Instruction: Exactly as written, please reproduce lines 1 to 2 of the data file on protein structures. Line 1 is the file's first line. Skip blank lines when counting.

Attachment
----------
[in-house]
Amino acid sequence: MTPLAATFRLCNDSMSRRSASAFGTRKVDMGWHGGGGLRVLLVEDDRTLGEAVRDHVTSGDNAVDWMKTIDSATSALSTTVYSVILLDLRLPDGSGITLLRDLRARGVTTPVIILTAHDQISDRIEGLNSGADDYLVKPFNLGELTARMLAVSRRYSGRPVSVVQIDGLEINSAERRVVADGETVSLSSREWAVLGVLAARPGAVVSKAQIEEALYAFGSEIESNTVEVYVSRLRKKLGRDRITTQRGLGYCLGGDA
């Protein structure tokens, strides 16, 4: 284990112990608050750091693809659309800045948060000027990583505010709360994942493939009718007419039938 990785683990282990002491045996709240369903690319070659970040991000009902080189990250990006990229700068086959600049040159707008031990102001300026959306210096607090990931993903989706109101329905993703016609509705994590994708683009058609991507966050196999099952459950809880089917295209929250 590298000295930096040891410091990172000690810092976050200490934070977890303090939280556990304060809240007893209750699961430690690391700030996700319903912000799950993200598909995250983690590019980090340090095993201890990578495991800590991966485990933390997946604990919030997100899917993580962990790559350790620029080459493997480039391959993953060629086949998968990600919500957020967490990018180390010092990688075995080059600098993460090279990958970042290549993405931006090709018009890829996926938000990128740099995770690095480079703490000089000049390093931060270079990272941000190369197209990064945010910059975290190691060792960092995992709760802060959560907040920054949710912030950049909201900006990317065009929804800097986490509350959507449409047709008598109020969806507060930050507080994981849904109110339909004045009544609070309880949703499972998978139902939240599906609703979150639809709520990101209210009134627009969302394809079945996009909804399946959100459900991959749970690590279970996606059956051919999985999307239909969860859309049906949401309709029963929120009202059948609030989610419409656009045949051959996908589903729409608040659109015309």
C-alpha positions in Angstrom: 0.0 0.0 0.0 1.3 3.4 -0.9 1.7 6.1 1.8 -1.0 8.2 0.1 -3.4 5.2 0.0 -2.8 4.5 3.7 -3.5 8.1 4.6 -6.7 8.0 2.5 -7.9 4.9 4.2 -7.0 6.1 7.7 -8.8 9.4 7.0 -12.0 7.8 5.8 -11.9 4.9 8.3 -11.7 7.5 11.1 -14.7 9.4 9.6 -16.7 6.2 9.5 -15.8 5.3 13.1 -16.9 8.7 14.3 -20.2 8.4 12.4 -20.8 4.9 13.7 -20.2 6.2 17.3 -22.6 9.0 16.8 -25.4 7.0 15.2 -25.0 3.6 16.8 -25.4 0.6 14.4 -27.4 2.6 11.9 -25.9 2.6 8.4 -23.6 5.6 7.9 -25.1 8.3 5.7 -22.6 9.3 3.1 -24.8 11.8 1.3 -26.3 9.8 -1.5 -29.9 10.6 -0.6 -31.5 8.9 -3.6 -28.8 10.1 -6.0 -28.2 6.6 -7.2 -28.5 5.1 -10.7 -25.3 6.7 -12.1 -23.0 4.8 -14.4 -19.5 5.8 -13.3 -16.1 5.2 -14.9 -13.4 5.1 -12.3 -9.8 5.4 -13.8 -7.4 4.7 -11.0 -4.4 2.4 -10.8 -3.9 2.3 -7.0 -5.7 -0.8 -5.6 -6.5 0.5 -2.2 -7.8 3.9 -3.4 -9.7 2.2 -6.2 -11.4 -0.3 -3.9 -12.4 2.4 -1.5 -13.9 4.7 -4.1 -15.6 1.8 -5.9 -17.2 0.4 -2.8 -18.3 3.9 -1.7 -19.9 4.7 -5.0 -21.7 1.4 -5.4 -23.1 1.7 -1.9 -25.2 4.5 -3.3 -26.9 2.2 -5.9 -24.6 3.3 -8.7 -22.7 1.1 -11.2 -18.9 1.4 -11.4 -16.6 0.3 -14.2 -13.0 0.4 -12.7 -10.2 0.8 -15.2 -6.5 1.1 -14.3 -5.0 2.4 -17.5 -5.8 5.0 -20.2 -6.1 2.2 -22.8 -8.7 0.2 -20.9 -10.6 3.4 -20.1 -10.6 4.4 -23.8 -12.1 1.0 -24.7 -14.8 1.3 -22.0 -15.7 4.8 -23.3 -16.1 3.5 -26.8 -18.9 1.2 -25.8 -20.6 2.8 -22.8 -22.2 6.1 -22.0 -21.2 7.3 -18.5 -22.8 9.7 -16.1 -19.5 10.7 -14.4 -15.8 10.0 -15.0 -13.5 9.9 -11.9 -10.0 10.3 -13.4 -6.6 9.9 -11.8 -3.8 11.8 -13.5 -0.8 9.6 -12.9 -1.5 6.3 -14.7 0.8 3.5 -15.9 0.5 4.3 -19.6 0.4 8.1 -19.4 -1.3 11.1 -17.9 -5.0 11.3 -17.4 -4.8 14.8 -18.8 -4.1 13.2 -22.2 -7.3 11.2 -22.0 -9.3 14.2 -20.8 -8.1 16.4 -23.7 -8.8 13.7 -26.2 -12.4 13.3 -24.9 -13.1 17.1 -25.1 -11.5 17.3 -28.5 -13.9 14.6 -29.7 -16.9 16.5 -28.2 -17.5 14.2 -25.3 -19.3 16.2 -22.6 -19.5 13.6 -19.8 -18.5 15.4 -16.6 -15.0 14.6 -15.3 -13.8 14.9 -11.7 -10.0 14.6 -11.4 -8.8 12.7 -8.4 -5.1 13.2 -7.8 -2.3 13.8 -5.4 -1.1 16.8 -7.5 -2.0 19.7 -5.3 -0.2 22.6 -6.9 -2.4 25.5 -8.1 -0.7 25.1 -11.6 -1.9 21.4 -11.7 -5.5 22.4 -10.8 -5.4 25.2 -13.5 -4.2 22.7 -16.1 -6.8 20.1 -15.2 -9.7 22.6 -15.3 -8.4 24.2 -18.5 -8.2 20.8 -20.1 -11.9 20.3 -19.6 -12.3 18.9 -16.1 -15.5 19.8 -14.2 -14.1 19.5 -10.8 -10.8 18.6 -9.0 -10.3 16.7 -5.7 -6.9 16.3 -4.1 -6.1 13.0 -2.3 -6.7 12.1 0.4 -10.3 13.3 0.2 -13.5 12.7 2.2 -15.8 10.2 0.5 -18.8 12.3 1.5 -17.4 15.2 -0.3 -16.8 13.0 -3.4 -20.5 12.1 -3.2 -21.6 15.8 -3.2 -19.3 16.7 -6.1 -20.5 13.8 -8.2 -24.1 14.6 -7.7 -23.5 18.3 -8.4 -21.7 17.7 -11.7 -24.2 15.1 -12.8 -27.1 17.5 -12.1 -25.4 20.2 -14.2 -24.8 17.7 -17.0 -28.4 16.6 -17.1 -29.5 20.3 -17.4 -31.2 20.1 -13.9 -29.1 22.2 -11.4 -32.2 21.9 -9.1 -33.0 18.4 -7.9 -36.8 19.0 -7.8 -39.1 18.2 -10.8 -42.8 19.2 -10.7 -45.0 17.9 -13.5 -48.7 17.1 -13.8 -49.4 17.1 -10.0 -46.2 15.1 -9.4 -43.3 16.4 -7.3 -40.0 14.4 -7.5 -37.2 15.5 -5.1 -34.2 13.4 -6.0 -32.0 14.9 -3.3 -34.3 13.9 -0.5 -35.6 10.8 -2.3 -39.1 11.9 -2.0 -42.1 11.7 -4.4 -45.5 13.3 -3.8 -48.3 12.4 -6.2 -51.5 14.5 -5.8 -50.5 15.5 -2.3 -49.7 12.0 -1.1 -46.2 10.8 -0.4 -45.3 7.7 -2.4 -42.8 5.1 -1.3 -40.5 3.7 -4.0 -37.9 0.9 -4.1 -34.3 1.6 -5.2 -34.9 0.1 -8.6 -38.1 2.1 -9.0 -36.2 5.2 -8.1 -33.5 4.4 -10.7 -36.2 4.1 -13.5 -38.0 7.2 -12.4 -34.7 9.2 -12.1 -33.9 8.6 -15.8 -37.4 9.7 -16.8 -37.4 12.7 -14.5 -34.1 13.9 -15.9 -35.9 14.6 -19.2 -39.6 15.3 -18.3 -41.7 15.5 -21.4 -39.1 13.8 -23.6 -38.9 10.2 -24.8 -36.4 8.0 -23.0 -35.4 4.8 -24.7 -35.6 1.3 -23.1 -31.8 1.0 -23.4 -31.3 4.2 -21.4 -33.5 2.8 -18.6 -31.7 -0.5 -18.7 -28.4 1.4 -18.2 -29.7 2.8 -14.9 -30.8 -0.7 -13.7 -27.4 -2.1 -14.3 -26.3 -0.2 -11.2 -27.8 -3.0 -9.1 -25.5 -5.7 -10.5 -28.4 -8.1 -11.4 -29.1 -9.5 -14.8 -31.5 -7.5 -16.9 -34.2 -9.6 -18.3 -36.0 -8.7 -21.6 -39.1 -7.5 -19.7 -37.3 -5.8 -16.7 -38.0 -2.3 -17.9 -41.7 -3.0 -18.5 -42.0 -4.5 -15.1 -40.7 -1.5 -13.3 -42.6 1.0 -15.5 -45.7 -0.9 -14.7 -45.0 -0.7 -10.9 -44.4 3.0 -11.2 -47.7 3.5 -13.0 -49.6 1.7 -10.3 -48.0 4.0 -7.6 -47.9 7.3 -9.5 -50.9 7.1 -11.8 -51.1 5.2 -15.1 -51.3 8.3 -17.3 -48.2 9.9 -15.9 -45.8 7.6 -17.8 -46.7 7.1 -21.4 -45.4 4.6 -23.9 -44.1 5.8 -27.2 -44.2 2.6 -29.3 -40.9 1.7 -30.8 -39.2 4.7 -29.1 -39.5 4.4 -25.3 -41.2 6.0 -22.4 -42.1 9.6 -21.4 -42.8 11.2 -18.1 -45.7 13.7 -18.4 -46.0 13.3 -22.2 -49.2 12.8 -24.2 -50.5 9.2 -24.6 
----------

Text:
[in-house]
Amino acid sequence: MTPLAATFRLCNDSMSRRSASAFGTRKVDMGWHGGGGLRVLLVEDDRTLGEAVRDHVTSGDNAVDWMKTIDSATSALSTTVYSVILLDLRLPDGSGITLLRDLRARGVTTPVIILTAHDQISDRIEGLNSGADDYLVKPFNLGELTARMLAVSRRYSGRPVSVVQIDGLEINSAERRVVADGETVSLSSREWAVLGVLAARPGAVVSKAQIEEALYAFGSEIESNTVEVYVSRLRKKLGRDRITTQRGLGYCLGGDA